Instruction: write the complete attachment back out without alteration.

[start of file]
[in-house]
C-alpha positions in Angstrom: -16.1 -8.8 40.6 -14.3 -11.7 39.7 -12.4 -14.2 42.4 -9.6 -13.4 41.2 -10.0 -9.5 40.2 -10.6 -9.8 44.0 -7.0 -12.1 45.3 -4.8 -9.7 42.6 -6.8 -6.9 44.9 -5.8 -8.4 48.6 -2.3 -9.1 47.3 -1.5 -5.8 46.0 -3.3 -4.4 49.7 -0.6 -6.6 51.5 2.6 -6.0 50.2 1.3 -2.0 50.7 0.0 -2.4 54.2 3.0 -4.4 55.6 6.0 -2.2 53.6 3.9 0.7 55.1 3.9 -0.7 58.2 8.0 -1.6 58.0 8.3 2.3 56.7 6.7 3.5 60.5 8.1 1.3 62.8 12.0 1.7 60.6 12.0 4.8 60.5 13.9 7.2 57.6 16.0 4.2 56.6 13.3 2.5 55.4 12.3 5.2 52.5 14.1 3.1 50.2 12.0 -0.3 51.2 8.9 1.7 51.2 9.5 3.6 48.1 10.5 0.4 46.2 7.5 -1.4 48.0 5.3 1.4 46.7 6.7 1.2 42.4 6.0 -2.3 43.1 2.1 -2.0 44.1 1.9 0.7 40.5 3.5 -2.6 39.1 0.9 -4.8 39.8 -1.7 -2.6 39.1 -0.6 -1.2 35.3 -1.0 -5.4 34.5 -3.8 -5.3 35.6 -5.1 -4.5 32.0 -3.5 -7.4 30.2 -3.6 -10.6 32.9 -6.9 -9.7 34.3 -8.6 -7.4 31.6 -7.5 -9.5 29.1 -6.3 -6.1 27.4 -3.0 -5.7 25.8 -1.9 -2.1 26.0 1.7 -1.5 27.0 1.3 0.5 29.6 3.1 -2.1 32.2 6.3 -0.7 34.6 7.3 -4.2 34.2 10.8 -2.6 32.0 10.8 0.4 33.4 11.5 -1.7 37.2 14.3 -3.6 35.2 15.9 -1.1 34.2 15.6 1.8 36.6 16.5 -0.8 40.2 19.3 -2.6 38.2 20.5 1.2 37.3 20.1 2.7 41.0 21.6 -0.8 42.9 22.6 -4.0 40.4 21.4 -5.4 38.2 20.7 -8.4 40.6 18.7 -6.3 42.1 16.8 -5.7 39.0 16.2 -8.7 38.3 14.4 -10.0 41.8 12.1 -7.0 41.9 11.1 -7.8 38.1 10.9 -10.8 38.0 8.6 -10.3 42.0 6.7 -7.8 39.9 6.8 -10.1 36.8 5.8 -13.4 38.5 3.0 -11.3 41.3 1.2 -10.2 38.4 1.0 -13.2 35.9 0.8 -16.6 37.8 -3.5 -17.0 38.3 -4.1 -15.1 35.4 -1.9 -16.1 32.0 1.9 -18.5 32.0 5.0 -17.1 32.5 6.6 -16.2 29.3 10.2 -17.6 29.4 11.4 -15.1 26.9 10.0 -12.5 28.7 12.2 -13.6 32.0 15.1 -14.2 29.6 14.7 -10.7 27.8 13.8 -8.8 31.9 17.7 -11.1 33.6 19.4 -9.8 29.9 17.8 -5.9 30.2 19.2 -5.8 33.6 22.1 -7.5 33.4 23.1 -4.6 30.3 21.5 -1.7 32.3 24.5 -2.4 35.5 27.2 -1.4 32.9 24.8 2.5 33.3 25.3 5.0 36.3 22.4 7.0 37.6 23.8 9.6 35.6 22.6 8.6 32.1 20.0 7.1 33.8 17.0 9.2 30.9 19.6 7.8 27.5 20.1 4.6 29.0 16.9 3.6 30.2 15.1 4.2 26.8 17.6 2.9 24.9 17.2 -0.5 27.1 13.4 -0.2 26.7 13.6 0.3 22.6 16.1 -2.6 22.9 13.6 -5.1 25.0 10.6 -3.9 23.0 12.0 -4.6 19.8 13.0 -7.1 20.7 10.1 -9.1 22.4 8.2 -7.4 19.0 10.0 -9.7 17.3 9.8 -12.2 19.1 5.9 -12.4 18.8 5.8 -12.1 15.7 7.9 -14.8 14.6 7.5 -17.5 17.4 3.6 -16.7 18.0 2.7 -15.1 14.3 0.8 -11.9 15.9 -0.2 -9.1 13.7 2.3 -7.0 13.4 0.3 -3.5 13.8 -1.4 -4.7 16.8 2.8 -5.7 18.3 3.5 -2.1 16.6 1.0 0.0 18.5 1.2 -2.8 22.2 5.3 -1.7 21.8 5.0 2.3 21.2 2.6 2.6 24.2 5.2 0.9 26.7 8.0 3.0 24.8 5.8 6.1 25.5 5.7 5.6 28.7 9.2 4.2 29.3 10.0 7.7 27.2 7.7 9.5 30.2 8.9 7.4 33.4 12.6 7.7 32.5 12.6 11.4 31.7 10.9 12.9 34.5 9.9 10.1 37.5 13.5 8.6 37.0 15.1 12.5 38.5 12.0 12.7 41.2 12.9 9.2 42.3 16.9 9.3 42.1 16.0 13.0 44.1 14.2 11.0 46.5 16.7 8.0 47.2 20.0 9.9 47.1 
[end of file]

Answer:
[in-house]
C-alpha positions in Angstrom: -16.1 -8.8 40.6 -14.3 -11.7 39.7 -12.4 -14.2 42.4 -9.6 -13.4 41.2 -10.0 -9.5 40.2 -10.6 -9.8 44.0 -7.0 -12.1 45.3 -4.8 -9.7 42.6 -6.8 -6.9 44.9 -5.8 -8.4 48.6 -2.3 -9.1 47.3 -1.5 -5.8 46.0 -3.3 -4.4 49.7 -0.6 -6.6 51.5 2.6 -6.0 50.2 1.3 -2.0 50.7 0.0 -2.4 54.2 3.0 -4.4 55.6 6.0 -2.2 53.6 3.9 0.7 55.1 3.9 -0.7 58.2 8.0 -1.6 58.0 8.3 2.3 56.7 6.7 3.5 60.5 8.1 1.3 62.8 12.0 1.7 60.6 12.0 4.8 60.5 13.9 7.2 57.6 16.0 4.2 56.6 13.3 2.5 55.4 12.3 5.2 52.5 14.1 3.1 50.2 12.0 -0.3 51.2 8.9 1.7 51.2 9.5 3.6 48.1 10.5 0.4 46.2 7.5 -1.4 48.0 5.3 1.4 46.7 6.7 1.2 42.4 6.0 -2.3 43.1 2.1 -2.0 44.1 1.9 0.7 40.5 3.5 -2.6 39.1 0.9 -4.8 39.8 -1.7 -2.6 39.1 -0.6 -1.2 35.3 -1.0 -5.4 34.5 -3.8 -5.3 35.6 -5.1 -4.5 32.0 -3.5 -7.4 30.2 -3.6 -10.6 32.9 -6.9 -9.7 34.3 -8.6 -7.4 31.6 -7.5 -9.5 29.1 -6.3 -6.1 27.4 -3.0 -5.7 25.8 -1.9 -2.1 26.0 1.7 -1.5 27.0 1.3 0.5 29.6 3.1 -2.1 32.2 6.3 -0.7 34.6 7.3 -4.2 34.2 10.8 -2.6 32.0 10.8 0.4 33.4 11.5 -1.7 37.2 14.3 -3.6 35.2 15.9 -1.1 34.2 15.6 1.8 36.6 16.5 -0.8 40.2 19.3 -2.6 38.2 20.5 1.2 37.3 20.1 2.7 41.0 21.6 -0.8 42.9 22.6 -4.0 40.4 21.4 -5.4 38.2 20.7 -8.4 40.6 18.7 -6.3 42.1 16.8 -5.7 39.0 16.2 -8.7 38.3 14.4 -10.0 41.8 12.1 -7.0 41.9 11.1 -7.8 38.1 10.9 -10.8 38.0 8.6 -10.3 42.0 6.7 -7.8 39.9 6.8 -10.1 36.8 5.8 -13.4 38.5 3.0 -11.3 41.3 1.2 -10.2 38.4 1.0 -13.2 35.9 0.8 -16.6 37.8 -3.5 -17.0 38.3 -4.1 -15.1 35.4 -1.9 -16.1 32.0 1.9 -18.5 32.0 5.0 -17.1 32.5 6.6 -16.2 29.3 10.2 -17.6 29.4 11.4 -15.1 26.9 10.0 -12.5 28.7 12.2 -13.6 32.0 15.1 -14.2 29.6 14.7 -10.7 27.8 13.8 -8.8 31.9 17.7 -11.1 33.6 19.4 -9.8 29.9 17.8 -5.9 30.2 19.2 -5.8 33.6 22.1 -7.5 33.4 23.1 -4.6 30.3 21.5 -1.7 32.3 24.5 -2.4 35.5 27.2 -1.4 32.9 24.8 2.5 33.3 25.3 5.0 36.3 22.4 7.0 37.6 23.8 9.6 35.6 22.6 8.6 32.1 20.0 7.1 33.8 17.0 9.2 30.9 19.6 7.8 27.5 20.1 4.6 29.0 16.9 3.6 30.2 15.1 4.2 26.8 17.6 2.9 24.9 17.2 -0.5 27.1 13.4 -0.2 26.7 13.6 0.3 22.6 16.1 -2.6 22.9 13.6 -5.1 25.0 10.6 -3.9 23.0 12.0 -4.6 19.8 13.0 -7.1 20.7 10.1 -9.1 22.4 8.2 -7.4 19.0 10.0 -9.7 17.3 9.8 -12.2 19.1 5.9 -12.4 18.8 5.8 -12.1 15.7 7.9 -14.8 14.6 7.5 -17.5 17.4 3.6 -16.7 18.0 2.7 -15.1 14.3 0.8 -11.9 15.9 -0.2 -9.1 13.7 2.3 -7.0 13.4 0.3 -3.5 13.8 -1.4 -4.7 16.8 2.8 -5.7 18.3 3.5 -2.1 16.6 1.0 0.0 18.5 1.2 -2.8 22.2 5.3 -1.7 21.8 5.0 2.3 21.2 2.6 2.6 24.2 5.2 0.9 26.7 8.0 3.0 24.8 5.8 6.1 25.5 5.7 5.6 28.7 9.2 4.2 29.3 10.0 7.7 27.2 7.7 9.5 30.2 8.9 7.4 33.4 12.6 7.7 32.5 12.6 11.4 31.7 10.9 12.9 34.5 9.9 10.1 37.5 13.5 8.6 37.0 15.1 12.5 38.5 12.0 12.7 41.2 12.9 9.2 42.3 16.9 9.3 42.1 16.0 13.0 44.1 14.2 11.0 46.5 16.7 8.0 47.2 20.0 9.9 47.1 